Have you ever been asked “Gotcha!” questions in a public forum? This is what happened to Republican presidential candidates in the third debate recently. A few of the candidates called the moderators out on this behavior. It’s no wonder Republicans have listed “the liberal media bias” as one of their key talking points.
Since Richard Nixon, with his 5 o’clock shadow, lost the presidency to a young, tanned and handsome John F. Kennedy in the 1960 presidential debate, the modern media have helped shape politics in this nation for better and for worse.
The media in all its forms plays a vital role in this nation. The most important role is one of watchdog – to guard the nation’s values from corrupt politicians and government workers who would hide their actions from the public. Without a strong press, well-functioning democracy is not possible. Truth must rise to the surface. That will not happen unless there is an outlet for that information.
The News Tribune’s incisive investigative articles on State Auditor Troy Kelley and Pierce County Prosecutor Mark Lindquist’s office are two examples where the press plays its role well as guardian of the public good.
According to the book, “American Government: A Complete Coursebook,” media plays two different roles: to influence public opinion and, at the same time, to shape the candidates’ and government officials’ behavior. Politicians are greatly affected by what is said about them and change their actions accordingly. This media influence weakens the power of political parties in the process.
An example of this is when the Republican presidential candidates respond to criticism of statements they make. Candidate behavior is shaped by those comments. By the media asking probing questions, they influence public opinion.
One good example is how media attention over the Benghazi attack and Hilary Clinton’s private email server have forced her to find ways to deal with damage control, rather than do other things that might help her campaign with voters in the early primary states of Iowa and New Hampshire.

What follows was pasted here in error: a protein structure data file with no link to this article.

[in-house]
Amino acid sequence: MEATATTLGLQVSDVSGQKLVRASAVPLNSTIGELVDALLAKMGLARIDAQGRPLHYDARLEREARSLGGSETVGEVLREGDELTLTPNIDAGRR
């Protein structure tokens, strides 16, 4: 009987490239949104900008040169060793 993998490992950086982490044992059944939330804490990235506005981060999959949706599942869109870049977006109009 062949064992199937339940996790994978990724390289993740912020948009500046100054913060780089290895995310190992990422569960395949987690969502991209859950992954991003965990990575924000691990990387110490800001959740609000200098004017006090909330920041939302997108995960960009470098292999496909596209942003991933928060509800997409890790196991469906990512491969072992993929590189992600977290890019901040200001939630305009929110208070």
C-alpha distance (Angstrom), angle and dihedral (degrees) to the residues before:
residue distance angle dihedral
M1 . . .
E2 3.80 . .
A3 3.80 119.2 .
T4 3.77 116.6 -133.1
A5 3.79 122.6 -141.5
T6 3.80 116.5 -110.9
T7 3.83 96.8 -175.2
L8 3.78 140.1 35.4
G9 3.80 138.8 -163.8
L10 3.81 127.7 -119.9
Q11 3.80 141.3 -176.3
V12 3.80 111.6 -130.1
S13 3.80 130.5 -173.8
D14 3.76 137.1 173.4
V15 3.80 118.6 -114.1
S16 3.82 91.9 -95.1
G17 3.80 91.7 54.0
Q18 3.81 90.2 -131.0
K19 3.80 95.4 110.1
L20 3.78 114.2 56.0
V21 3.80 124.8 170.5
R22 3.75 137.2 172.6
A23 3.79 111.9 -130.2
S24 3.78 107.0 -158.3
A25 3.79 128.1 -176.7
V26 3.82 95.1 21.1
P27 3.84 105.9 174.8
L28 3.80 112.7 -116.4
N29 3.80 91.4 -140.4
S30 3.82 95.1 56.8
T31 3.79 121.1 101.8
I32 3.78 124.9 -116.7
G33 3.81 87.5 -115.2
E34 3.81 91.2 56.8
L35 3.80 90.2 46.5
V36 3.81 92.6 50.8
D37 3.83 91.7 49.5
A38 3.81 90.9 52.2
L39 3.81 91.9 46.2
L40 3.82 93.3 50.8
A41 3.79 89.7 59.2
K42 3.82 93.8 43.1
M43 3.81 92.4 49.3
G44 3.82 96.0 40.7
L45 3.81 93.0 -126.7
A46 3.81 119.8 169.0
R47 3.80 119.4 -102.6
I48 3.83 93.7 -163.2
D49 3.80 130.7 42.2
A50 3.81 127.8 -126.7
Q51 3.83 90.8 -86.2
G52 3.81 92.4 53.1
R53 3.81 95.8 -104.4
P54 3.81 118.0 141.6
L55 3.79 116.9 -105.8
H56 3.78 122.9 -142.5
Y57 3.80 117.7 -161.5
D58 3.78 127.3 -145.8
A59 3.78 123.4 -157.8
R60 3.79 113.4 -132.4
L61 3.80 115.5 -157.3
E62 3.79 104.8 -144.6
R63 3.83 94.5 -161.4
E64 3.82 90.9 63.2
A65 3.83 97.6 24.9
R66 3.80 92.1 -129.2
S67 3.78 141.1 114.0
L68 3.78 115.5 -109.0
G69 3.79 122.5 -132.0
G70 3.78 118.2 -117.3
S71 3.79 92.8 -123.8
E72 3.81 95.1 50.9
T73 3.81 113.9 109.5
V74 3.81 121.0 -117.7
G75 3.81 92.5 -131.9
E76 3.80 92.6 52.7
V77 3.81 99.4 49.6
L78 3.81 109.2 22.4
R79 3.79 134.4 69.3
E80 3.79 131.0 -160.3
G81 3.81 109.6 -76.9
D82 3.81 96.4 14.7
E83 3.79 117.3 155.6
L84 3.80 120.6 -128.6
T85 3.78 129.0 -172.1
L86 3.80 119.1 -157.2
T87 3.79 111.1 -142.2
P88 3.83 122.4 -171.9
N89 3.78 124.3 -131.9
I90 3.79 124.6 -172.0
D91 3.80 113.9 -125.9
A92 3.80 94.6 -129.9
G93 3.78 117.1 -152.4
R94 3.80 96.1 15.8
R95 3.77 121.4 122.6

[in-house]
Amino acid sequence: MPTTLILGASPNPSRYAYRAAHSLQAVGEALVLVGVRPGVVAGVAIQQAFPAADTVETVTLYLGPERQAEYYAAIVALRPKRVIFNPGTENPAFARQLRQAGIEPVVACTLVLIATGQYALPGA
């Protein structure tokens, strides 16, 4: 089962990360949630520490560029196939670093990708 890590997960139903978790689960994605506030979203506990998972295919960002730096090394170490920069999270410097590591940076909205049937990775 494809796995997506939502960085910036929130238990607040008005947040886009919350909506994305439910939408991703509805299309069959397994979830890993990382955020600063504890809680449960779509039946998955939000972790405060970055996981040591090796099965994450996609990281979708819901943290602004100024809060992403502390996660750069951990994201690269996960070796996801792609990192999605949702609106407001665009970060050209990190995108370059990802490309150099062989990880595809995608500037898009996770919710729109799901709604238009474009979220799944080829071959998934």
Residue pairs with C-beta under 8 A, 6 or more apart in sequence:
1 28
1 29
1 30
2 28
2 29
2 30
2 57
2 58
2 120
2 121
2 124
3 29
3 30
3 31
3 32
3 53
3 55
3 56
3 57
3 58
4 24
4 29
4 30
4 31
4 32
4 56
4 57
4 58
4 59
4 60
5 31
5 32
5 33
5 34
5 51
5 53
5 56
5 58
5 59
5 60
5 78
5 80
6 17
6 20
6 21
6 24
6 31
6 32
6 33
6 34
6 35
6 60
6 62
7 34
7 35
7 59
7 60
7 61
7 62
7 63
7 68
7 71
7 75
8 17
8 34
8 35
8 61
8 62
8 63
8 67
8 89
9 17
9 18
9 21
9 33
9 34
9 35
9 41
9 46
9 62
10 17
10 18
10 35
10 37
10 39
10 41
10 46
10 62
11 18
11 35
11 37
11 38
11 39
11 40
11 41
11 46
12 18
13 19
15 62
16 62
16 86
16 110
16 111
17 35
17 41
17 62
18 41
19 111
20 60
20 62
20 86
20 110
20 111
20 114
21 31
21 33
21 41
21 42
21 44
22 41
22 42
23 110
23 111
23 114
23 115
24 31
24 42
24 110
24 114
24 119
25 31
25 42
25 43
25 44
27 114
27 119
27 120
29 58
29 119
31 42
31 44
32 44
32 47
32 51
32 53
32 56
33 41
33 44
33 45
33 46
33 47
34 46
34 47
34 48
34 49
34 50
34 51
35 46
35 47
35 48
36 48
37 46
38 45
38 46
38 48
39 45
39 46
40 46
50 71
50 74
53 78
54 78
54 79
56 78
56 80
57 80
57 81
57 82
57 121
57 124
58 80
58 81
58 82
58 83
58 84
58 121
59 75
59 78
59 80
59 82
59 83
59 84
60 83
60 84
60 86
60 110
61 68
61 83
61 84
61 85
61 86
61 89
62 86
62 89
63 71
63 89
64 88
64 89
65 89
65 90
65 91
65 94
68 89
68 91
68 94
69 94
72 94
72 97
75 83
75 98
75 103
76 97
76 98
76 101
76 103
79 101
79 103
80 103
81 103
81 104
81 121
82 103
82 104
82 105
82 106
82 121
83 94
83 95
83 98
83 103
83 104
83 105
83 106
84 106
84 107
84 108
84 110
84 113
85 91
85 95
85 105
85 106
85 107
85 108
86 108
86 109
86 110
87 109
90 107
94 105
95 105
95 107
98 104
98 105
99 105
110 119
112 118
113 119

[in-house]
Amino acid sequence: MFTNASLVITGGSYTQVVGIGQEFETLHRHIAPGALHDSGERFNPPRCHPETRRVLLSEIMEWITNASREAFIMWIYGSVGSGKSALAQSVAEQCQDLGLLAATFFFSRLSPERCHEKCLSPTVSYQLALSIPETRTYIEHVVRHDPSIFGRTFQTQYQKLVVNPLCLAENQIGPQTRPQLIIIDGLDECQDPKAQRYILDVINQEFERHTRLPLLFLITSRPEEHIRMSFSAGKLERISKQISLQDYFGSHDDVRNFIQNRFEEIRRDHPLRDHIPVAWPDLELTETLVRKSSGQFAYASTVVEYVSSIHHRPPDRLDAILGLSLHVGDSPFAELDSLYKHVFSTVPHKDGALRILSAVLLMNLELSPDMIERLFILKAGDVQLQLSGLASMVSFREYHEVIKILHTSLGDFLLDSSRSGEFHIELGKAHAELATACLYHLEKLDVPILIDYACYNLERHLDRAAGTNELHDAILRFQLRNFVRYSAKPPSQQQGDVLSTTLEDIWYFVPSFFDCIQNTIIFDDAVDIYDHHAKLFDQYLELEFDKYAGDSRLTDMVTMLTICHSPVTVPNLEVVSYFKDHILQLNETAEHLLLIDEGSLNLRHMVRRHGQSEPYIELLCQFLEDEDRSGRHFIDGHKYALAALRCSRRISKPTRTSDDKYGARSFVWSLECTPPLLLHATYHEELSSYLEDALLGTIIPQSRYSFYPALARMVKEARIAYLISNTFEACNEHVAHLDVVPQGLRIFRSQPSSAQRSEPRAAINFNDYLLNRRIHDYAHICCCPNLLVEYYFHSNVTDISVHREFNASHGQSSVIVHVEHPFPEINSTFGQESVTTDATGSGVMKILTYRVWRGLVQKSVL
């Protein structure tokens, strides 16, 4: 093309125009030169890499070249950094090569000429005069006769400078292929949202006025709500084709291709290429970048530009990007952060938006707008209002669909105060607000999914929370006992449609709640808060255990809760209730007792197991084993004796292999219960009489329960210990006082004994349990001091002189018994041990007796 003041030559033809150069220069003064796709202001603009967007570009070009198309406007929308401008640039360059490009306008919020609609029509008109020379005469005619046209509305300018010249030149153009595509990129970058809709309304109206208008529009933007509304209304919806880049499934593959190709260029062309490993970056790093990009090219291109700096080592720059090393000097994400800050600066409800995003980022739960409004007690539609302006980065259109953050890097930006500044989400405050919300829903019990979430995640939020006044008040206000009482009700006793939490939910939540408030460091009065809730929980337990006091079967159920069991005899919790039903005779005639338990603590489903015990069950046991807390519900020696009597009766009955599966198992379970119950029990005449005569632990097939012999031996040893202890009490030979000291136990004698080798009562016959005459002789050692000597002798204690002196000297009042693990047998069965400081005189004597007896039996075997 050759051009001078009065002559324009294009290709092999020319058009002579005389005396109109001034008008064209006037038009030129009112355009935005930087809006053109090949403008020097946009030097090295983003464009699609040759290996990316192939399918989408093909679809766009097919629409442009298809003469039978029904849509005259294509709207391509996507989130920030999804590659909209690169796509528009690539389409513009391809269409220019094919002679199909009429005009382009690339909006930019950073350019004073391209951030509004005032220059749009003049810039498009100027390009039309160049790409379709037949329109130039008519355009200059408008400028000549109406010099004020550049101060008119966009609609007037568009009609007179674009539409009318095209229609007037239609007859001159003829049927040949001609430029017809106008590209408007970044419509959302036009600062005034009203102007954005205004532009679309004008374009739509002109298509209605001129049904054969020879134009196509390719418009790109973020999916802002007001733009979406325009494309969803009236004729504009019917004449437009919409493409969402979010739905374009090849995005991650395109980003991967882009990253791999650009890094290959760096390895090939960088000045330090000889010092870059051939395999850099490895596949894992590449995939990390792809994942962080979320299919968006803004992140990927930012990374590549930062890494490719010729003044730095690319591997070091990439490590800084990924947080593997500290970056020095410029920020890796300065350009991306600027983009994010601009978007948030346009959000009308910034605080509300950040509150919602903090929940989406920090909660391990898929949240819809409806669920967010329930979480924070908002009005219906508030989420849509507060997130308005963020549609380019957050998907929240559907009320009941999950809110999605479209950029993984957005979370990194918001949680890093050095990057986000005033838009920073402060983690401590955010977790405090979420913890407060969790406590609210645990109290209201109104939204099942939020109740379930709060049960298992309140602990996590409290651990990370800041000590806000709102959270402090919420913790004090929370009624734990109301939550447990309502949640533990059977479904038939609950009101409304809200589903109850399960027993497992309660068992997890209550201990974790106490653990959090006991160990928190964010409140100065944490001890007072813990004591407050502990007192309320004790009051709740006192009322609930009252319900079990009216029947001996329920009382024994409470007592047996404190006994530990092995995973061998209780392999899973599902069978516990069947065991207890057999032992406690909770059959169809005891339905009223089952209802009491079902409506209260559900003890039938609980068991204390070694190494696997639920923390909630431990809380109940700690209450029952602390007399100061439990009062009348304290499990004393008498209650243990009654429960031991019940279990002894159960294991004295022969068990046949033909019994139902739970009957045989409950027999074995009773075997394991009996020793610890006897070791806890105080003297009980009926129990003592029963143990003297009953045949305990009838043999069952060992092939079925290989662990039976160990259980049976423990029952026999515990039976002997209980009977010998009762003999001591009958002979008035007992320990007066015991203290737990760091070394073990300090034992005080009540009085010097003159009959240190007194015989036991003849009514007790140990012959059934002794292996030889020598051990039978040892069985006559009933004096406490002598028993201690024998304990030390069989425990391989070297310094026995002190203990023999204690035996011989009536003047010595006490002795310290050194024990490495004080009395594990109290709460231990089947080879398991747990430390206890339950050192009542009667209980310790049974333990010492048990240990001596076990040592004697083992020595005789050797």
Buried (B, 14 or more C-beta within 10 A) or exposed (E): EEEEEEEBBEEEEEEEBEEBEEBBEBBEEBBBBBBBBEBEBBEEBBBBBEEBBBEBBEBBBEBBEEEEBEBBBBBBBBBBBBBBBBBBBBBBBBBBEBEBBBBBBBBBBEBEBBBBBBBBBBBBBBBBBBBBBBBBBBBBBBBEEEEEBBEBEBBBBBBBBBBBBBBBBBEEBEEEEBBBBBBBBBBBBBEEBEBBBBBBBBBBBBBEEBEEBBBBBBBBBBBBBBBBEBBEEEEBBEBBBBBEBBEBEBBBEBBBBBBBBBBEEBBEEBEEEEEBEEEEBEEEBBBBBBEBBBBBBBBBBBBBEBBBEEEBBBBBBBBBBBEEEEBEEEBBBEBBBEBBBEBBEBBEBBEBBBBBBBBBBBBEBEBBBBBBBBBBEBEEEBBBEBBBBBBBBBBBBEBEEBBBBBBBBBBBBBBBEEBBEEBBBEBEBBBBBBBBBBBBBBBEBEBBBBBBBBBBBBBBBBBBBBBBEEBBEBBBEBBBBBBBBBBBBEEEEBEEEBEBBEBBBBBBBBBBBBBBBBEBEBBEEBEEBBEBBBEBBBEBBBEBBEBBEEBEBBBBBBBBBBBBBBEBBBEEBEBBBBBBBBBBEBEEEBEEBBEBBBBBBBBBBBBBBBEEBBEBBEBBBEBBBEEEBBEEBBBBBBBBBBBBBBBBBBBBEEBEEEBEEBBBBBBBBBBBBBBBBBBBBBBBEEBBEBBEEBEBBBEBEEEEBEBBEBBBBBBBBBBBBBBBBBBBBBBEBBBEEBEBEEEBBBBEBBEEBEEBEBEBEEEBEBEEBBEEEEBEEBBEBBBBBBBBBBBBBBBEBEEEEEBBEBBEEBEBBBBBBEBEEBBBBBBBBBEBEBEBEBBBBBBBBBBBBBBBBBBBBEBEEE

Campaigns know this and use the media to get their messages to the voting public. They center their meetings and photo opportunities with the media in mind. This creates the problem that personal appearance can trump experience, ideas and character.
Is this a good thing? That depends. The media’s coverage definitely acts as a “fourth branch” of government. The media keeps Congress, the President and even the Supreme Court on edge about their decisions and rulings.
Press coverage of Supreme Court decisions has definitely affected Chief Justice Roberts’ rulings over “Obamacare.” Roberts altered his behavior because he is concerned about how his court will look to history.
The problem then arises, who “checks” the media? Paradoxically, while the Republican presidential candidates have made attacking liberal media bias one of their campaign “talking points,” they also do not criticize the conservative media bias found on Fox with its political coverage.
As a retired political science teacher told me recently, Rupert Murdoch’s Fox Network’s chief political goal seems to be to get Republicans elected. I have found people citing Fox News political comments as gospel. Of course, the liberal MSNBC does the same thing for the political left.
Media’s job is to act as watchdog, bringing corruption and malpractice to light. In the process they both report and influence public perceptions and often set the political agenda. Our job as citizens and voters is to remember that lesson we learned in our high school social studies classes – to know how to separate fact from opinion in the media. American voters are the fifth branch of government who need to check all the first four branches.